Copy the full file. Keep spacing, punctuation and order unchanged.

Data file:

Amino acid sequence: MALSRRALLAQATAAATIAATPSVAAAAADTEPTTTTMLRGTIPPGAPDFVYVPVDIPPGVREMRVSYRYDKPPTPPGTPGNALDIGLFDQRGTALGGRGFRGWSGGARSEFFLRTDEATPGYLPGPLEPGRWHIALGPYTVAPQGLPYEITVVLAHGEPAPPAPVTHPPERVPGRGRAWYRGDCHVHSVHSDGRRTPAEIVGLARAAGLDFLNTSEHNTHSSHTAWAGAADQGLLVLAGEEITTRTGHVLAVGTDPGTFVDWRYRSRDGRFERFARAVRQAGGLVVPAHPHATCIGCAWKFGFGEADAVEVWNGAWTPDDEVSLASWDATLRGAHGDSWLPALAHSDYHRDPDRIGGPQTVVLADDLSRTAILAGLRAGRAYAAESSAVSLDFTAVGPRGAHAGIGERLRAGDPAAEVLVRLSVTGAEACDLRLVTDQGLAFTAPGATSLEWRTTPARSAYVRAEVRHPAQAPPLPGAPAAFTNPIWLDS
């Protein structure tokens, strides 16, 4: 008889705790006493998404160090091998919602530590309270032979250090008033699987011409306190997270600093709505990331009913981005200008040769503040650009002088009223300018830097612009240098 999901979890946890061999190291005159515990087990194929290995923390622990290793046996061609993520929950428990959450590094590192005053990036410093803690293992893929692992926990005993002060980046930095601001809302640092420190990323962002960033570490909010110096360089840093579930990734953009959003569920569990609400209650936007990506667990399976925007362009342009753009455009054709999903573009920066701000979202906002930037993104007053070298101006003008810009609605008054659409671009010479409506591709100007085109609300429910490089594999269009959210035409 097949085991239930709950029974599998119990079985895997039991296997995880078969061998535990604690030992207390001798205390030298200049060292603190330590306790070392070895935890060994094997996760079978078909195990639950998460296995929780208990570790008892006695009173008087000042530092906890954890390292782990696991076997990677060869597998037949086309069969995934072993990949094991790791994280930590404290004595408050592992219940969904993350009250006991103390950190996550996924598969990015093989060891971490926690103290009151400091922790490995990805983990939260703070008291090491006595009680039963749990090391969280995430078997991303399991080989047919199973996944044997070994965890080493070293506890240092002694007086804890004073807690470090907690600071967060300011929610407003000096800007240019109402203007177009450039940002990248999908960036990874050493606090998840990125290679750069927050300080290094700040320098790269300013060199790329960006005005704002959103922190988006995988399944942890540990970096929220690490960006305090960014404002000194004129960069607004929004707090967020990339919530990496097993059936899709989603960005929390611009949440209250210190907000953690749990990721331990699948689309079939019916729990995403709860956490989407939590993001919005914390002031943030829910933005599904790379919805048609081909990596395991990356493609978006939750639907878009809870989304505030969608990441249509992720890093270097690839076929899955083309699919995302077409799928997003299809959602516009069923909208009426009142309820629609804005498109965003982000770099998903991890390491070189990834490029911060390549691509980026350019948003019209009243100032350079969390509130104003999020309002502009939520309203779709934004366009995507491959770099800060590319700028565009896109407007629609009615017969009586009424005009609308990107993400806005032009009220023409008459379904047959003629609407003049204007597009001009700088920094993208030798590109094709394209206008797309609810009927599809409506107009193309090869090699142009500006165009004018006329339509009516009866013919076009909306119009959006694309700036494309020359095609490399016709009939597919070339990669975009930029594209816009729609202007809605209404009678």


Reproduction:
Amino acid sequence: MALSRRALLAQATAAATIAATPSVAAAAADTEPTTTTMLRGTIPPGAPDFVYVPVDIPPGVREMRVSYRYDKPPTPPGTPGNALDIGLFDQRGTALGGRGFRGWSGGARSEFFLRTDEATPGYLPGPLEPGRWHIALGPYTVAPQGLPYEITVVLAHGEPAPPAPVTHPPERVPGRGRAWYRGDCHVHSVHSDGRRTPAEIVGLARAAGLDFLNTSEHNTHSSHTAWAGAADQGLLVLAGEEITTRTGHVLAVGTDPGTFVDWRYRSRDGRFERFARAVRQAGGLVVPAHPHATCIGCAWKFGFGEADAVEVWNGAWTPDDEVSLASWDATLRGAHGDSWLPALAHSDYHRDPDRIGGPQTVVLADDLSRTAILAGLRAGRAYAAESSAVSLDFTAVGPRGAHAGIGERLRAGDPAAEVLVRLSVTGAEACDLRLVTDQGLAFTAPGATSLEWRTTPARSAYVRAEVRHPAQAPPLPGAPAAFTNPIWLDS
């Protein structure tokens, strides 16, 4: 008889705790006493998404160090091998919602530590309270032979250090008033699987011409306190997270600093709505990331009913981005200008040769503040650009002088009223300018830097612009240098 999901979890946890061999190291005159515990087990194929290995923390622990290793046996061609993520929950428990959450590094590192005053990036410093803690293992893929692992926990005993002060980046930095601001809302640092420190990323962002960033570490909010110096360089840093579930990734953009959003569920569990609400209650936007990506667990399976925007362009342009753009455009054709999903573009920066701000979202906002930037993104007053070298101006003008810009609605008054659409671009010479409506591709100007085109609300429910490089594999269009959210035409 097949085991239930709950029974599998119990079985895997039991296997995880078969061998535990604690030992207390001798205390030298200049060292603190330590306790070392070895935890060994094997996760079978078909195990639950998460296995929780208990570790008892006695009173008087000042530092906890954890390292782990696991076997990677060869597998037949086309069969995934072993990949094991790791994280930590404290004595408050592992219940969904993350009250006991103390950190996550996924598969990015093989060891971490926690103290009151400091922790490995990805983990939260703070008291090491006595009680039963749990090391969280995430078997991303399991080989047919199973996944044997070994965890080493070293506890240092002694007086804890004073807690470090907690600071967060300011929610407003000096800007240019109402203007177009450039940002990248999908960036990874050493606090998840990125290679750069927050300080290094700040320098790269300013060199790329960006005005704002959103922190988006995988399944942890540990970096929220690490960006305090960014404002000194004129960069607004929004707090967020990339919530990496097993059936899709989603960005929390611009949440209250210190907000953690749990990721331990699948689309079939019916729990995403709860956490989407939590993001919005914390002031943030829910933005599904790379919805048609081909990596395991990356493609978006939750639907878009809870989304505030969608990441249509992720890093270097690839076929899955083309699919995302077409799928997003299809959602516009069923909208009426009142309820629609804005498109965003982000770099998903991890390491070189990834490029911060390549691509980026350019948003019209009243100032350079969390509130104003999020309002502009939520309203779709934004366009995507491959770099800060590319700028565009896109407007629609009615017969009586009424005009609308990107993400806005032009009220023409008459379904047959003629609407003049204007597009001009700088920094993208030798590109094709394209206008797309609810009927599809409506107009193309090869090699142009500006165009004018006329339509009516009866013919076009909306119009959006694309700036494309020359095609490399016709009939597919070339990669975009930029594209816009729609202007809605209404009678």